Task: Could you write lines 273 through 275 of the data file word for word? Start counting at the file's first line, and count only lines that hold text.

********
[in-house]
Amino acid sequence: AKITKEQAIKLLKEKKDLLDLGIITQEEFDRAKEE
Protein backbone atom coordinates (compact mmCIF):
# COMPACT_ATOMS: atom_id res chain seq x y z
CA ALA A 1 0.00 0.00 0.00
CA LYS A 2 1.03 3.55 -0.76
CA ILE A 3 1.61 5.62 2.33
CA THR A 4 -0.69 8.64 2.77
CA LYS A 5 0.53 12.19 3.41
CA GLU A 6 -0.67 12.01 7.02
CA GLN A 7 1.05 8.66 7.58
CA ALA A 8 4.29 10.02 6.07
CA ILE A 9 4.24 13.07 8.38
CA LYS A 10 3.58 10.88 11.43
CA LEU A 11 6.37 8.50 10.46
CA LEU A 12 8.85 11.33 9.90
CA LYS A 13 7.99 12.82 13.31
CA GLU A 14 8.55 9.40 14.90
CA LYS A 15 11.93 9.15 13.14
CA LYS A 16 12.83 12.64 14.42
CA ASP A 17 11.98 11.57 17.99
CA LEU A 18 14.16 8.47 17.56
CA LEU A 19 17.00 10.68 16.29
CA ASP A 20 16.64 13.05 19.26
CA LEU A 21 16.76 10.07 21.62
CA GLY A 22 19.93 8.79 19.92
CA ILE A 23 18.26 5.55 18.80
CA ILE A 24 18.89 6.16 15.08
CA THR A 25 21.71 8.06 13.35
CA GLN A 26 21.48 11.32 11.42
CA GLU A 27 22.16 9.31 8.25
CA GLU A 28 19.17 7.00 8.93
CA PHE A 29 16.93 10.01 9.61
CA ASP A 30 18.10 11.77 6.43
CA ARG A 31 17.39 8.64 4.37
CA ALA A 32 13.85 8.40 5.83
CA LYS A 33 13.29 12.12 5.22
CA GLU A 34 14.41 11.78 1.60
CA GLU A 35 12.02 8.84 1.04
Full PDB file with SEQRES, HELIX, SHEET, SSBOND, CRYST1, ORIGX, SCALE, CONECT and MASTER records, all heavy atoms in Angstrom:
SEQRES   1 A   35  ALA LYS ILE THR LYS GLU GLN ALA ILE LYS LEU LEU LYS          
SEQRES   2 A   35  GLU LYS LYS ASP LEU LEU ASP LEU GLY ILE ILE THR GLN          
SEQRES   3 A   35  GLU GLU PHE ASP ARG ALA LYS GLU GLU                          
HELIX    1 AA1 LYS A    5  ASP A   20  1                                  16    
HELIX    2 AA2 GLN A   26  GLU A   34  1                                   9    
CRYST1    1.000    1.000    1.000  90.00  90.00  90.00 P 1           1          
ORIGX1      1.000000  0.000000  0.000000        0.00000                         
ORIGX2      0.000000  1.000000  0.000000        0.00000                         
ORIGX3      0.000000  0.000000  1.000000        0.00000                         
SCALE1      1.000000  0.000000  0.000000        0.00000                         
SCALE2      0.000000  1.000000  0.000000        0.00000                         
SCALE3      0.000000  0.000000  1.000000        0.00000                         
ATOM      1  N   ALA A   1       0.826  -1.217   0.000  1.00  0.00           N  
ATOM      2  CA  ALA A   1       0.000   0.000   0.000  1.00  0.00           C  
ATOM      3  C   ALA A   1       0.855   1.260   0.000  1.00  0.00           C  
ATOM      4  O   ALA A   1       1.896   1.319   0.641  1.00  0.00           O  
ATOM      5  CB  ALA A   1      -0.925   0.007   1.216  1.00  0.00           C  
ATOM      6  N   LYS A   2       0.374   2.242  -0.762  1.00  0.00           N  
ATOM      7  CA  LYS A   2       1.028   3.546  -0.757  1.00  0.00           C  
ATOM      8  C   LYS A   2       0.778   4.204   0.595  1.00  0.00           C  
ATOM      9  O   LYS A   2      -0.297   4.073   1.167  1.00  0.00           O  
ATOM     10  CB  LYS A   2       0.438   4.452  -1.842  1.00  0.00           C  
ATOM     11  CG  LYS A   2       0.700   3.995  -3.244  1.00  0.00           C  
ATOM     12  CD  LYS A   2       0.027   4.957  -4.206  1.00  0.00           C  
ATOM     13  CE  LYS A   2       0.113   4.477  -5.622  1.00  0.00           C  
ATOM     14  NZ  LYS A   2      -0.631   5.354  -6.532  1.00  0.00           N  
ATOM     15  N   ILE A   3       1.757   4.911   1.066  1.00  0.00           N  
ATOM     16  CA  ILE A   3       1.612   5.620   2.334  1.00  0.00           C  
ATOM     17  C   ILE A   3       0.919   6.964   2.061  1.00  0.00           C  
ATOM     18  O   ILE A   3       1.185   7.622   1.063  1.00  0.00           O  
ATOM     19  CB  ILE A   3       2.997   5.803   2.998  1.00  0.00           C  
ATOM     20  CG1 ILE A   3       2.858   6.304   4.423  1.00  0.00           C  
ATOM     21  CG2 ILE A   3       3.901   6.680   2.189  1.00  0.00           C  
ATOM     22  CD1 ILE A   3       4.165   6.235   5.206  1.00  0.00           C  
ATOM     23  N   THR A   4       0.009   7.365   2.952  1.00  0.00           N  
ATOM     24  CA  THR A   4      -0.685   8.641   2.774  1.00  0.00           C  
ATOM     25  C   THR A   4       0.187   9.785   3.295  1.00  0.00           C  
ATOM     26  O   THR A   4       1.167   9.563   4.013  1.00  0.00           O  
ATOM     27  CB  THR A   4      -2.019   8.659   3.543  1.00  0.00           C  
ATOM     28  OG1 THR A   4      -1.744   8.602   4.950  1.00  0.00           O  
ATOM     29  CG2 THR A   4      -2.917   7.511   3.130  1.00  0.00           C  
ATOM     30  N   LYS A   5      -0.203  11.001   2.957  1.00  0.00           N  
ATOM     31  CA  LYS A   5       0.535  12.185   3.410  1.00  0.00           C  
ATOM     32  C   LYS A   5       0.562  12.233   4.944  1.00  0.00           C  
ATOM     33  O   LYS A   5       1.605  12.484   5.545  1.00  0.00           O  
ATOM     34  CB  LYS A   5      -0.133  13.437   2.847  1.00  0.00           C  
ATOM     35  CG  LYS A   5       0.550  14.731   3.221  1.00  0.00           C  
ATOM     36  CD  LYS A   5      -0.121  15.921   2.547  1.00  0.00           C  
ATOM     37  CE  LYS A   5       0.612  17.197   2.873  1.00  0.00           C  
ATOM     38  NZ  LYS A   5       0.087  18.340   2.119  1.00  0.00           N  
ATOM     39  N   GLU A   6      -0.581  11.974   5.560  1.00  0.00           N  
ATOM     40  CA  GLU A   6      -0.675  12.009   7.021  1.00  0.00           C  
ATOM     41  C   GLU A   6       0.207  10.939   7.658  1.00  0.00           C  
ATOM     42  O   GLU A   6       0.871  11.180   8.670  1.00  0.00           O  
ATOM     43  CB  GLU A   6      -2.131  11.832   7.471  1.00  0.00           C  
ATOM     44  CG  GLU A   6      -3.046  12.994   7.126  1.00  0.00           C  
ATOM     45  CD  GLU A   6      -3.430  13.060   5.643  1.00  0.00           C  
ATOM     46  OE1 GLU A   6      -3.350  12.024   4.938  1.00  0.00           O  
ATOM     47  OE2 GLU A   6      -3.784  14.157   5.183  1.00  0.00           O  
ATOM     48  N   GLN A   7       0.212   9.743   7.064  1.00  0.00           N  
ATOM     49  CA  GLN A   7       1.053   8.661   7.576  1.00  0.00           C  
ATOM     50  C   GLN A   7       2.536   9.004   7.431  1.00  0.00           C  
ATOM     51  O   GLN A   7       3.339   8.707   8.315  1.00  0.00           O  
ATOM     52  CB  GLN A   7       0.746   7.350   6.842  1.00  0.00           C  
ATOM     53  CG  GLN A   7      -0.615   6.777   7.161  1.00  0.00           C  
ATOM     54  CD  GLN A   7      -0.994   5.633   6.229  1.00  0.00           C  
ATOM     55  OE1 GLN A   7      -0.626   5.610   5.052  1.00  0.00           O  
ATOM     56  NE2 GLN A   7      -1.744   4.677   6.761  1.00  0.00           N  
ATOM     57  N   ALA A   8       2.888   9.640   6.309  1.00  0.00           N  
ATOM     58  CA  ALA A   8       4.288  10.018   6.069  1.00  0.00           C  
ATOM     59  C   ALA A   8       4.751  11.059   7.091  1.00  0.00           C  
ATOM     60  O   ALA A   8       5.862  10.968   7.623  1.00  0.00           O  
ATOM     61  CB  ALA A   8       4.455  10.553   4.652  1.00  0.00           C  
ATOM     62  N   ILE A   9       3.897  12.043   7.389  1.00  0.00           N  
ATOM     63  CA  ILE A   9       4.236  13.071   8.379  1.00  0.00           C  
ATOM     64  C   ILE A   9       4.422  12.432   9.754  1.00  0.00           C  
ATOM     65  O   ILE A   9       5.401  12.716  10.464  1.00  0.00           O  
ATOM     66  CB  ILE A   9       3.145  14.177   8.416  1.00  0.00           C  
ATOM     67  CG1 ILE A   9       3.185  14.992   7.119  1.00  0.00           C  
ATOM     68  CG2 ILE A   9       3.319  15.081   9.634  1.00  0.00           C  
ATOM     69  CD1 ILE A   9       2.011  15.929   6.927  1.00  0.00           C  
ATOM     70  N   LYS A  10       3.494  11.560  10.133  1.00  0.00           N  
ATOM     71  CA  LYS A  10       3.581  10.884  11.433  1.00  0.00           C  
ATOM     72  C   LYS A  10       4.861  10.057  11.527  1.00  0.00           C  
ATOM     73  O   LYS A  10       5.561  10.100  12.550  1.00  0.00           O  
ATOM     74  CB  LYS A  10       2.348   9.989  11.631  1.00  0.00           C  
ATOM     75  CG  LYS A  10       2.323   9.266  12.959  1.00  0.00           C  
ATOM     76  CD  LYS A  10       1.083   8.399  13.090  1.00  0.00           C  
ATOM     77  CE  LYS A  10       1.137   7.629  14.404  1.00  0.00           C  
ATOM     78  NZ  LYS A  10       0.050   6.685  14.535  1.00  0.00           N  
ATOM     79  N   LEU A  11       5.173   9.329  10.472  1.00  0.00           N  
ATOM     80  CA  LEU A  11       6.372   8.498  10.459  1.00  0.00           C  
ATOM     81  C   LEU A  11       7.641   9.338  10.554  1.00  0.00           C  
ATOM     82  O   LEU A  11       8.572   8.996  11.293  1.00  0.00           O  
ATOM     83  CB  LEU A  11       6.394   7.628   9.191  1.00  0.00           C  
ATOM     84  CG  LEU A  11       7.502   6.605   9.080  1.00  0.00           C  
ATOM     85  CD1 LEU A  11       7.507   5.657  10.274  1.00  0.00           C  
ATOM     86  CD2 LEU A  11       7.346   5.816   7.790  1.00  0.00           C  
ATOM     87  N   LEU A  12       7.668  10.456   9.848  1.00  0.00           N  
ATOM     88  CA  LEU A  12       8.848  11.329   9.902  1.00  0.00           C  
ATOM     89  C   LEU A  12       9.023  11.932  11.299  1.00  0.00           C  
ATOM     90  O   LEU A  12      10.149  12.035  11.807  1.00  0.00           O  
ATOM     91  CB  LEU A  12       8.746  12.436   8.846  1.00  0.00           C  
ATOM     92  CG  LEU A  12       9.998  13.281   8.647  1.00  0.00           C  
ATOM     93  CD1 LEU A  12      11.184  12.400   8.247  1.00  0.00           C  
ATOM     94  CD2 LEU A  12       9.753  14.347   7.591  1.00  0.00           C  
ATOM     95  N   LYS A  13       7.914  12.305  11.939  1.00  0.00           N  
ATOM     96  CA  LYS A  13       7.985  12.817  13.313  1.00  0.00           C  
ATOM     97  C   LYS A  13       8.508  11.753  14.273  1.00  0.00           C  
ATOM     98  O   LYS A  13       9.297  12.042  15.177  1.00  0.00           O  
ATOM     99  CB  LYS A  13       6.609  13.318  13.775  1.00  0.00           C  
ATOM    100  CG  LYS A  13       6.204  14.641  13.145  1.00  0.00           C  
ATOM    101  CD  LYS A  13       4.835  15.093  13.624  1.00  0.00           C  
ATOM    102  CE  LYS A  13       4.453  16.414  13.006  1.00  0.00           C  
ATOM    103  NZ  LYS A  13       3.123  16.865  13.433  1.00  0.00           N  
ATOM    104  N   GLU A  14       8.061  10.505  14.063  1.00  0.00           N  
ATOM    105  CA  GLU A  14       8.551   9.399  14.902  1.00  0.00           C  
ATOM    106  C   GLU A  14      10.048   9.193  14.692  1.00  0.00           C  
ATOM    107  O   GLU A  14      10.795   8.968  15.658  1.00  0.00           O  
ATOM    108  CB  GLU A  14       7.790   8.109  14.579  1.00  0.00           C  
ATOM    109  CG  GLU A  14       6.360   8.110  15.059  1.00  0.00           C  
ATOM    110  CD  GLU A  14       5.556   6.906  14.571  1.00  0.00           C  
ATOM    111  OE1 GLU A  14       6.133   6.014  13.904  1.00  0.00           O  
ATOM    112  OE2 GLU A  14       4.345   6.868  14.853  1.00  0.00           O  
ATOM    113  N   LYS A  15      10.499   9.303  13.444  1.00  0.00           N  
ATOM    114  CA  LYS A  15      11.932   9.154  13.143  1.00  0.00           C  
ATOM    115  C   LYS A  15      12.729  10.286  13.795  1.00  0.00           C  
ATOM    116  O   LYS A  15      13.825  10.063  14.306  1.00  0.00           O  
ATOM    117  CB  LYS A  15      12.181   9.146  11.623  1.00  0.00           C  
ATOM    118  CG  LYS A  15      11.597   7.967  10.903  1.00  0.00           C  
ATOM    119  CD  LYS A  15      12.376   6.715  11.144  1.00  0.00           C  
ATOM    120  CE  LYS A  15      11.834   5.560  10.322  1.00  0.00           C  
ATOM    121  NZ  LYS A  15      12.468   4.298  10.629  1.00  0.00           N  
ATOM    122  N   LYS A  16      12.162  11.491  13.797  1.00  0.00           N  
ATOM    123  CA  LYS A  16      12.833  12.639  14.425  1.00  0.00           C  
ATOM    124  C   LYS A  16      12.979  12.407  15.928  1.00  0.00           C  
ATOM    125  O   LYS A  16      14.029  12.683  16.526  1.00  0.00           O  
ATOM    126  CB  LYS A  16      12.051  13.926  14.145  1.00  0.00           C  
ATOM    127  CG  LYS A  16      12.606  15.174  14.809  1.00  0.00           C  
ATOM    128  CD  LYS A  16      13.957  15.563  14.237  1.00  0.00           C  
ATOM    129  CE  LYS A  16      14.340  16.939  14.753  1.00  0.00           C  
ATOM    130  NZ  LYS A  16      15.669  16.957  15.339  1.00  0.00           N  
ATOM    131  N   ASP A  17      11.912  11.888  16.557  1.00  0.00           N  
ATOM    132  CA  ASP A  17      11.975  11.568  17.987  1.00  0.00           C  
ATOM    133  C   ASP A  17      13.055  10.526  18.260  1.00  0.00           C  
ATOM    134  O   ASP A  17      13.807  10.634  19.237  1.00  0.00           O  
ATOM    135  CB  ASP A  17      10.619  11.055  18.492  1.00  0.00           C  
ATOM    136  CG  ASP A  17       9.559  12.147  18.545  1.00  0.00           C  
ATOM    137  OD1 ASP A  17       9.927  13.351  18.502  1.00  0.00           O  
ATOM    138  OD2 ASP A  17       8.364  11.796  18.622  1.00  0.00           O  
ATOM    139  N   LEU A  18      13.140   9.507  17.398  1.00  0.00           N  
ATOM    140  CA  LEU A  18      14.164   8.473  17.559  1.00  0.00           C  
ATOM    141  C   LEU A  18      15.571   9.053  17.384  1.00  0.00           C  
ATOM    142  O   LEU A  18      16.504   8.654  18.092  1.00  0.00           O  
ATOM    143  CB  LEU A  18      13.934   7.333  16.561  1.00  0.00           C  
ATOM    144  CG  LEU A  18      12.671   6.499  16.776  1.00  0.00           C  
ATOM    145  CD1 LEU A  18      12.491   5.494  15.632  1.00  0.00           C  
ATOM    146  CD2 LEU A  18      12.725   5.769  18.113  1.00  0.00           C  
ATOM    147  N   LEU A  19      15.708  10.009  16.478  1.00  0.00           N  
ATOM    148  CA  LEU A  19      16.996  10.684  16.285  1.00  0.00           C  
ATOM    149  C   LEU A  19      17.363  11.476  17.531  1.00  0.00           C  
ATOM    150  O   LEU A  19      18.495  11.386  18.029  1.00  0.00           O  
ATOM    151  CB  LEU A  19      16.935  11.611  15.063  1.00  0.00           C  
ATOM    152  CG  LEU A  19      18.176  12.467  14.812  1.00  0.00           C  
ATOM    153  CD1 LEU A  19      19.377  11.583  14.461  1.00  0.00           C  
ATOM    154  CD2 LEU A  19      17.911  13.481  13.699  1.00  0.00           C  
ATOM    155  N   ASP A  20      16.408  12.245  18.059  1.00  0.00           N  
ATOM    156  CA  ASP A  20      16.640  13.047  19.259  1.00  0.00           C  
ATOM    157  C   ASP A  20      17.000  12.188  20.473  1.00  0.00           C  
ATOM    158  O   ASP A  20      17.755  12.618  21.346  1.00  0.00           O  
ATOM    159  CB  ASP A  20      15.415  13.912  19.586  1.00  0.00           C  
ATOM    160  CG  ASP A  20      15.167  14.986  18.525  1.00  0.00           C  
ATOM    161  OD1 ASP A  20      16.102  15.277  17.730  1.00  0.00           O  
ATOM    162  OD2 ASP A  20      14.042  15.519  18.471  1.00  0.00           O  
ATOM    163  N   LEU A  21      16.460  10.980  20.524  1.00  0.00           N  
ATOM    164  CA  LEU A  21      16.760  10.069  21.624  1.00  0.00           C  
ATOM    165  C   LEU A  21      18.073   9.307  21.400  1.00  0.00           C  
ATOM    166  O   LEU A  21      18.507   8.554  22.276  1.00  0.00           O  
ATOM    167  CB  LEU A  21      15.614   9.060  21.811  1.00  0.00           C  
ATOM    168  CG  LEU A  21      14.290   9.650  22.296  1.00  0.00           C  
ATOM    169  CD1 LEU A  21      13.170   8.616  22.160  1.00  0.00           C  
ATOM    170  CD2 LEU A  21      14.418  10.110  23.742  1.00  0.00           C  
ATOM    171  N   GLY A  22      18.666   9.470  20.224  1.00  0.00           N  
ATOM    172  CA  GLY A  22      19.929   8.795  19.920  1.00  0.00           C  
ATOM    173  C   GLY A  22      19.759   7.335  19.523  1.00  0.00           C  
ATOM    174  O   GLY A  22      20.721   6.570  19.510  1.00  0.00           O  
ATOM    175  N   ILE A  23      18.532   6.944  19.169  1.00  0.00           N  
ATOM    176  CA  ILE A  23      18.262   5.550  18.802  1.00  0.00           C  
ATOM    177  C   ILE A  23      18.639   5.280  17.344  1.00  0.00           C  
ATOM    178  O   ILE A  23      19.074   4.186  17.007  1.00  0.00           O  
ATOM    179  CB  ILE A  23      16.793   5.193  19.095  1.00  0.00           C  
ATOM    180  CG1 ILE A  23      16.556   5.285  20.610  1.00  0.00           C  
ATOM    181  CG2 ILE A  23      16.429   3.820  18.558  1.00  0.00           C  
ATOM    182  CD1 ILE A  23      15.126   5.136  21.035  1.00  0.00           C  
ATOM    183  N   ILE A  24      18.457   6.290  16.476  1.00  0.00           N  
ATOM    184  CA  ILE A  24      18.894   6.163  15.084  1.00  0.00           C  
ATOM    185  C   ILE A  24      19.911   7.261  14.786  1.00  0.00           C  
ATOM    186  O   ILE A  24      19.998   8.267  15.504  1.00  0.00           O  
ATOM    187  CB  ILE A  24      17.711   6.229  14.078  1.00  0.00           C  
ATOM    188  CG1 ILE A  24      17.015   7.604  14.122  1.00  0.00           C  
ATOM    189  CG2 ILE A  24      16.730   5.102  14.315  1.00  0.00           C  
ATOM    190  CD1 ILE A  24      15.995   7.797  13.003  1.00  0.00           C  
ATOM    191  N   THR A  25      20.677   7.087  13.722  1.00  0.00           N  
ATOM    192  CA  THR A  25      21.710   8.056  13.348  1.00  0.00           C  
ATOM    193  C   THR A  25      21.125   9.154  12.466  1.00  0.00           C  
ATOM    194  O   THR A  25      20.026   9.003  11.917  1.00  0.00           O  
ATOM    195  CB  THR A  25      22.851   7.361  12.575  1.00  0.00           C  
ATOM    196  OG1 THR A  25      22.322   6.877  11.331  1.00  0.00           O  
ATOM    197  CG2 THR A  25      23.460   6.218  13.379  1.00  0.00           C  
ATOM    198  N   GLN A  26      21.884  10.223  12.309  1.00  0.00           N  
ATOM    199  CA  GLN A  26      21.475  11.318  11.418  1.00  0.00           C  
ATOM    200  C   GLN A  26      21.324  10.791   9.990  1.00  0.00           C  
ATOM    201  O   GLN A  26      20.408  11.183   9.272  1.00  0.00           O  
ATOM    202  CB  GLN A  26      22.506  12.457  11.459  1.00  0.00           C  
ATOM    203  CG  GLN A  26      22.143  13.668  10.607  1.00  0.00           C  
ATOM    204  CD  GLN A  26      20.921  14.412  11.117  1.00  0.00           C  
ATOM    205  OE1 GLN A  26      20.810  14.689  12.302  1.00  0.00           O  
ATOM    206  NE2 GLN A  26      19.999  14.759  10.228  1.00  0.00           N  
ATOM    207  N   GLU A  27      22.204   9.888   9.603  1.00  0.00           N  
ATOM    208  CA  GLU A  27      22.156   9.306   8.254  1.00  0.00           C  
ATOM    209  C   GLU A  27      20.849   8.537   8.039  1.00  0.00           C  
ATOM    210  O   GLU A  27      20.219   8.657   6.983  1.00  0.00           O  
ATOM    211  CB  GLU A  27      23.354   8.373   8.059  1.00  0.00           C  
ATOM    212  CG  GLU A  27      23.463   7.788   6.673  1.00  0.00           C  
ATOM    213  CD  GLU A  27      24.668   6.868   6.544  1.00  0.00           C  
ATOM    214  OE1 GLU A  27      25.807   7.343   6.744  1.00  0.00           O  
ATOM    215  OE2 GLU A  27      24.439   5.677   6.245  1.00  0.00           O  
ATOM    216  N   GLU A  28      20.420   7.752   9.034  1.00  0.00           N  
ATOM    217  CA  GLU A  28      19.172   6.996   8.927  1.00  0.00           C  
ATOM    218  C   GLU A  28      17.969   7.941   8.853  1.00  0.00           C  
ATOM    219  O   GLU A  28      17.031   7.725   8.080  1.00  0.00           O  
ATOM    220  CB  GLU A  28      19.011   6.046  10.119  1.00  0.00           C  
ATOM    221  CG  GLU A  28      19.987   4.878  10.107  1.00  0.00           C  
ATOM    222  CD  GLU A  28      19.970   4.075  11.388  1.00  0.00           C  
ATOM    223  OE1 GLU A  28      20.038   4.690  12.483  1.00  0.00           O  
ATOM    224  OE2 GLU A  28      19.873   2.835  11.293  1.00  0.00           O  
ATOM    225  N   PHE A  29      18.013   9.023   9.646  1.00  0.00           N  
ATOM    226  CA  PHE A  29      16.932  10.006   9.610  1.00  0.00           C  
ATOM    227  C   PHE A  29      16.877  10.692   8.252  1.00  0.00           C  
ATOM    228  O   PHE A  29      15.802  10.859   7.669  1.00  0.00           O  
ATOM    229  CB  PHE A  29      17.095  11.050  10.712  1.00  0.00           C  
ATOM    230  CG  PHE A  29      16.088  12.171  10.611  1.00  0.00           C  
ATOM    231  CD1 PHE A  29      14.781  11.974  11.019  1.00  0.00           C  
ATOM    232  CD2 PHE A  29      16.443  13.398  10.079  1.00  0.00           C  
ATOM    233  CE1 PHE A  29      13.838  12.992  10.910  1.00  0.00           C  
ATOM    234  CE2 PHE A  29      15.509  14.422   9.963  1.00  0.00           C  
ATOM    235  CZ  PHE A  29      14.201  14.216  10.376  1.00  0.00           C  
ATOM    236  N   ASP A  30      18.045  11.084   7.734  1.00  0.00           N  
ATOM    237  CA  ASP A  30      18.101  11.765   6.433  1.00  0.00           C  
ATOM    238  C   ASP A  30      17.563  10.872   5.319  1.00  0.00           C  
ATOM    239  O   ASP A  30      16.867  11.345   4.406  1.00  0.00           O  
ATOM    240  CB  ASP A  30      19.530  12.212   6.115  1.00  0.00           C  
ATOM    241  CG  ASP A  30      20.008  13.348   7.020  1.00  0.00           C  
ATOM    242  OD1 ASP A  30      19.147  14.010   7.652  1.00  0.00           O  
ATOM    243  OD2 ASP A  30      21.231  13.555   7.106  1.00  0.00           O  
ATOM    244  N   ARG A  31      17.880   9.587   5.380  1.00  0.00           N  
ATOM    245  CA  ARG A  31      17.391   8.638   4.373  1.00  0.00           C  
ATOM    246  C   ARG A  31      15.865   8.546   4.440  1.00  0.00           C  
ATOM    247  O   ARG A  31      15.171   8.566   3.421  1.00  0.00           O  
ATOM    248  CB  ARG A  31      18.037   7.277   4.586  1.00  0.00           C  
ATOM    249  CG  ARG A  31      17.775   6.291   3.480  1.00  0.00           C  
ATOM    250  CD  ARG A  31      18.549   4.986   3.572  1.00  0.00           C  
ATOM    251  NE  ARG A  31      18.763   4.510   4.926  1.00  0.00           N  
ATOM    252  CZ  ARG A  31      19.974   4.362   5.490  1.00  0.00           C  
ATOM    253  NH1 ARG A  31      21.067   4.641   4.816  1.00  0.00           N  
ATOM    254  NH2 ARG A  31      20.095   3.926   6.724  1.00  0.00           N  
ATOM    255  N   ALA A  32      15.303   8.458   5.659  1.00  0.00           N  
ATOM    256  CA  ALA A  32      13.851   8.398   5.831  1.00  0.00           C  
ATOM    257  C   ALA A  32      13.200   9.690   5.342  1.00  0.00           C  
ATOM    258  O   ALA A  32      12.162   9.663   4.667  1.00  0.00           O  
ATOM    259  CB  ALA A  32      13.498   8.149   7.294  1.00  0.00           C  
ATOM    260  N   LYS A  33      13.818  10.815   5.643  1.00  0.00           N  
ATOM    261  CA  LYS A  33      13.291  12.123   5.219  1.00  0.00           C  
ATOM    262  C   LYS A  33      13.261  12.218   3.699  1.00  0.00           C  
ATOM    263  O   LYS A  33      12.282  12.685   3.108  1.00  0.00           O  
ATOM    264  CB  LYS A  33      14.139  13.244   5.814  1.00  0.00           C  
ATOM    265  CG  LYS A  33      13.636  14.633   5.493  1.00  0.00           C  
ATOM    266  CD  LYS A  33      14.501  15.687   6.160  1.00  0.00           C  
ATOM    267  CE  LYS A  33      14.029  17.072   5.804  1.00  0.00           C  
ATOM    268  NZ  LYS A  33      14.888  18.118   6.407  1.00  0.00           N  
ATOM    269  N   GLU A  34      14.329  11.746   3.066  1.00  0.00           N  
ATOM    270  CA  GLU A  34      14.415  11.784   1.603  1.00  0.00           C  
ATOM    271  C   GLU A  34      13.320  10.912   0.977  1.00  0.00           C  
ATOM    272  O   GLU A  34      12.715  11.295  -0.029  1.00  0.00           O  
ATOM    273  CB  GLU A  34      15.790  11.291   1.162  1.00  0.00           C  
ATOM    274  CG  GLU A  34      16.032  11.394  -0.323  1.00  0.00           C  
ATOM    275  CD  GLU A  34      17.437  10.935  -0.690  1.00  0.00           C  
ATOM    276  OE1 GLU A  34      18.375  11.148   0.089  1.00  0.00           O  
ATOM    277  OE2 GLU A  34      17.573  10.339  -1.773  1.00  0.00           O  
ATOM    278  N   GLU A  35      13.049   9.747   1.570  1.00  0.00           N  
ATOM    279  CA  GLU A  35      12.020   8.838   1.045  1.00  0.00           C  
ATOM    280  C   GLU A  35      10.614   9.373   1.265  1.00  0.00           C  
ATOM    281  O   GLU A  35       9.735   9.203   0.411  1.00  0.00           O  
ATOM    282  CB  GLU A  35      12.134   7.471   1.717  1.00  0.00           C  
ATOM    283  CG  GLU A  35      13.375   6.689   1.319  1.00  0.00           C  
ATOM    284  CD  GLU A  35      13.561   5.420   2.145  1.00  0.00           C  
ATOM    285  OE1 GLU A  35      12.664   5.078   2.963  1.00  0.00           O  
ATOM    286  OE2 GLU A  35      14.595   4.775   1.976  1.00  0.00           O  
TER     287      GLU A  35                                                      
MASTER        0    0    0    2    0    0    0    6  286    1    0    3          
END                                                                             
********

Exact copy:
ATOM    221  CG  GLU A  28      19.987   4.878  10.107  1.00  0.00           C  
ATOM    222  CD  GLU A  28      19.970   4.075  11.388  1.00  0.00           C  
ATOM    223  OE1 GLU A  28      20.038   4.690  12.483  1.00  0.00           O  